... tellers in the branches don't want to lose their jobs.


[Edited at 2016-02-18 13:28 GMT]

[Edited at 2016-02-18 13:28 GMT]


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Tom in London
United Kingdom
Local time: 15:49
Member (2008)
Italian to English
Bank transfer every time Feb 18, 2016

JL01 wrote:

Right you are, they don't want to lose their jobs!

But they have no say in the matterr. Wrong target.

Sheila Wilson wrote:
... tellers in the branches don't want to lose their jobs.


[Edited at 2016-02-18 13:28 GMT]

[Edited at 2016-02-18 13:28 GMT]


I wouldn't touch PayPal with a pair of *mint* surgical tweezers. Here's why:

http://www.paypalwarning.com

Direct electronic bank-to-bank transfer is preferable to every other method.

However I work almost exclusively with European agencies and within the EU, bank transfer is very easy.

The last time I worked with a US-based agency I had to accept payment in USD by a cheque sent to me by snail mail. That's not so good, not least because when it arrived, I had to physically take it to the bank to pay it in. This would dissuade me from working with agencies based in the US no matter how nice you are as people !

[Edited at 2016-02-18 14:16 GMT]


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Andrea Halbritter  Identity Verified
France
Local time: 16:49
French to German
+ ...
Banktransfer Feb 18, 2016

I do only accept banktransfer in € and French cheques.

[Modifié le 2016-02-18 13:46 GMT]


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Sheila Wilson  Identity Verified
Spain
Local time: 15:49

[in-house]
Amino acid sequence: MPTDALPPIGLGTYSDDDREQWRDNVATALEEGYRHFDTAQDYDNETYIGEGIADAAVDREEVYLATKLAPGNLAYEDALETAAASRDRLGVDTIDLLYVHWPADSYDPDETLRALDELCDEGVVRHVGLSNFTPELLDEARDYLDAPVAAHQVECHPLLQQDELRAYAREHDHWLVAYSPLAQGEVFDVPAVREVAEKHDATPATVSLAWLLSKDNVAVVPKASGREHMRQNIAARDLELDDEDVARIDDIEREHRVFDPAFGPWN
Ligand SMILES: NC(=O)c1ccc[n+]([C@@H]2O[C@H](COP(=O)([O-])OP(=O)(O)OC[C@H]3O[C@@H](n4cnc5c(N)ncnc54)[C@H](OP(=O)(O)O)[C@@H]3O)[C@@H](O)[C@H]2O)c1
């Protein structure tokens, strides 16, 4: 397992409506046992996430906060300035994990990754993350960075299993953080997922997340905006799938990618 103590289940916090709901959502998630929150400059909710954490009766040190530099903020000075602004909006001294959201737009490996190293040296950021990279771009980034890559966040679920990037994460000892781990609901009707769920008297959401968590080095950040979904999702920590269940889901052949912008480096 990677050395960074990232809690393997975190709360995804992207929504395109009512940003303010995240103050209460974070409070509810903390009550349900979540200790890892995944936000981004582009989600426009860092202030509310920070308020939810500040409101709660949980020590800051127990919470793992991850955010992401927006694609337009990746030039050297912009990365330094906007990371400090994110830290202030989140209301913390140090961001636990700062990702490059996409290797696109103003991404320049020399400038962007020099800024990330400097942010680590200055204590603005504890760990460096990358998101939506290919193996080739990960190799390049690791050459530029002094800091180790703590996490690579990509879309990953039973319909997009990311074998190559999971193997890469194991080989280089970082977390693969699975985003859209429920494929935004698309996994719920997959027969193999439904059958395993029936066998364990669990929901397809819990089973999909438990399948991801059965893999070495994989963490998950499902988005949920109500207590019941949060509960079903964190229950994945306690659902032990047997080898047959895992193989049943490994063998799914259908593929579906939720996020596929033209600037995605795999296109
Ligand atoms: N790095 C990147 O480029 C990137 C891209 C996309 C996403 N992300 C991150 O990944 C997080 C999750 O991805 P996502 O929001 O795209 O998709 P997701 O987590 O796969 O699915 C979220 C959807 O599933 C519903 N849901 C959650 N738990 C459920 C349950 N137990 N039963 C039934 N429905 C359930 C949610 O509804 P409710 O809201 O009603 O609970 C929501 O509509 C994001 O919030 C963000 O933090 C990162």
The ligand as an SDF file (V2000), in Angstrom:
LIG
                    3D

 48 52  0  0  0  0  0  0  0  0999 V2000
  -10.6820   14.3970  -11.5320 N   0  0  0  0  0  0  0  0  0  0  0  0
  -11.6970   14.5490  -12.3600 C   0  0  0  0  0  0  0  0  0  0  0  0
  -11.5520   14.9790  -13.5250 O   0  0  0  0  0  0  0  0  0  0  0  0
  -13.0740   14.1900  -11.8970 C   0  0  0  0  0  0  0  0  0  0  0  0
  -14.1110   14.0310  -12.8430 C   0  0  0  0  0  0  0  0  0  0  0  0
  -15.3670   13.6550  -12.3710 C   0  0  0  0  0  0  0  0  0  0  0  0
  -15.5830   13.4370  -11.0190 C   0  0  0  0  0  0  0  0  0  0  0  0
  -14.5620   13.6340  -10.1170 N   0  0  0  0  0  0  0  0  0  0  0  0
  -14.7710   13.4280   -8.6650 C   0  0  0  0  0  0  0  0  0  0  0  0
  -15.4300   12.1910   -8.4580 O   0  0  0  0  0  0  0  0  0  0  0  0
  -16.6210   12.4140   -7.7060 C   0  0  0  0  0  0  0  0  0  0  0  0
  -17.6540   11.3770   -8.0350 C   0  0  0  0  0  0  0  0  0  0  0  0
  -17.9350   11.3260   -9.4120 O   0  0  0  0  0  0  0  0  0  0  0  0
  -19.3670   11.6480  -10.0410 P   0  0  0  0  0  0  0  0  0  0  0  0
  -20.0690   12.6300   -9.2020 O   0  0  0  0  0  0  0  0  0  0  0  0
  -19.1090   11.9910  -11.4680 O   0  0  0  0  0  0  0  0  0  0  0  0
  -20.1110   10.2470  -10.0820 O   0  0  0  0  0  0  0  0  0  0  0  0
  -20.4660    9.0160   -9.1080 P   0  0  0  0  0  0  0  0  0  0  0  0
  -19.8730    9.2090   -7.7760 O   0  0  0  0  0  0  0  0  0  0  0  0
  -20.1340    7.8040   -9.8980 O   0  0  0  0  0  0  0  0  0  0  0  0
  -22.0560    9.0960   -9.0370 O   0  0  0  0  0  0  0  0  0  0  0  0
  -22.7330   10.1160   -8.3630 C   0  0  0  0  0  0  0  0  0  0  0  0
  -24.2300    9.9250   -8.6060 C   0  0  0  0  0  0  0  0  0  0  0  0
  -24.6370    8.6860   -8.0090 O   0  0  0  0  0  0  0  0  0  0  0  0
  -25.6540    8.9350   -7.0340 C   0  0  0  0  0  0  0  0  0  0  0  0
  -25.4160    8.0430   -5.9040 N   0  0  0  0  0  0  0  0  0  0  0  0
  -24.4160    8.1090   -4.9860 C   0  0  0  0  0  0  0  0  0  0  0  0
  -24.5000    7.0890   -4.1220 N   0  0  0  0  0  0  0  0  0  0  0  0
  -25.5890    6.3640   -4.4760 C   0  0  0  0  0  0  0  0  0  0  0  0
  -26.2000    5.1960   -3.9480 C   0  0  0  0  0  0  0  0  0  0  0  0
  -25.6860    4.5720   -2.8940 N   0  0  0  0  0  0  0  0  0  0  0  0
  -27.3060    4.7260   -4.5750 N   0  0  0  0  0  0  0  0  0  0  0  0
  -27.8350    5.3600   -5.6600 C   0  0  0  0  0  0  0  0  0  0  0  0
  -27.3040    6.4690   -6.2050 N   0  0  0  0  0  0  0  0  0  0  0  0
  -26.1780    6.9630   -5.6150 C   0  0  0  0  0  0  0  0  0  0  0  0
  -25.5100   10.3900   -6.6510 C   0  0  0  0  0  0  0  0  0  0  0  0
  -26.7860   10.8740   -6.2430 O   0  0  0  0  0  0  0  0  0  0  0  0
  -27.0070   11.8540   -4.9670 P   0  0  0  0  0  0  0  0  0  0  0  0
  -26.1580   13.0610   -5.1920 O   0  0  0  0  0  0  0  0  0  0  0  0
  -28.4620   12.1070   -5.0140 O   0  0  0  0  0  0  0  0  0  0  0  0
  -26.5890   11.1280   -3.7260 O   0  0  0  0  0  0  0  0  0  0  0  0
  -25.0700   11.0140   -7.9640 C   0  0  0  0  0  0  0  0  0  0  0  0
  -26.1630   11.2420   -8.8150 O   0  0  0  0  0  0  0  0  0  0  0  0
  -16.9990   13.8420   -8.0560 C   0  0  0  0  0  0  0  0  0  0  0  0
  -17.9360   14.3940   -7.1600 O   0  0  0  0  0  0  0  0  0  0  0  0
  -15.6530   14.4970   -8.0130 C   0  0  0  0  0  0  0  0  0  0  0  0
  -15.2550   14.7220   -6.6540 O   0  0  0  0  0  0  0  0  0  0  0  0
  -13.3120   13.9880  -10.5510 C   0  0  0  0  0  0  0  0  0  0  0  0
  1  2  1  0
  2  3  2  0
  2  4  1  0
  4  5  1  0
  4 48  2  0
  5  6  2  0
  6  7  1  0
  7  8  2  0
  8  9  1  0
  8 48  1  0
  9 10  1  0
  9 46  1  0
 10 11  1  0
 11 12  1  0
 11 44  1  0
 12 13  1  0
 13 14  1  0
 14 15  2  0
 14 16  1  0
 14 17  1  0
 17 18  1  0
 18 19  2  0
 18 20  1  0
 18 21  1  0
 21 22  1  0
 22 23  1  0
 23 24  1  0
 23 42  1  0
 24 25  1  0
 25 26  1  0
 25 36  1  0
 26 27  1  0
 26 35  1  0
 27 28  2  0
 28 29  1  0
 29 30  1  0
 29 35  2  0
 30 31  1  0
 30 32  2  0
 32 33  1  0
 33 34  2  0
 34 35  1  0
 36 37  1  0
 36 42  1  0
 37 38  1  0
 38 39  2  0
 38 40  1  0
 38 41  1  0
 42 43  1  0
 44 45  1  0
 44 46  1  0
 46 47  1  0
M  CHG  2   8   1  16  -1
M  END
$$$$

Member (2007)
English
+ ...
But why else is it as it is? Feb 18, 2016

JL01 wrote:
Right you are, they don't want to lose their jobs!

But they have no say in the matterr. Wrong target.
Sheila Wilson wrote:
... tellers in the branches don't want to lose their jobs.

I'm sure you're right, but I'm at a loss to come up with any better reason for the US not switching to electronic banking. It seems so odd for a country that's so advanced in so many other ways.


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Lingua 5B  Identity Verified
Bosnia and Herzegovina
Local time: 16:49
English to Croatian
+ ...
Wire transfer (most favorable). Feb 18, 2016

- What method do you use when working with other translation agencies in the United States?

If I can choose, definitely wire transfer. The transaction fee is not even that high if the client has good system of choosing the favorable route (honestly, I don't know how they do it, but I was surprised at how low the fee can sometimes be).

- Do you feel this method could be improved by using a 3rd party payment app/service like PayPal?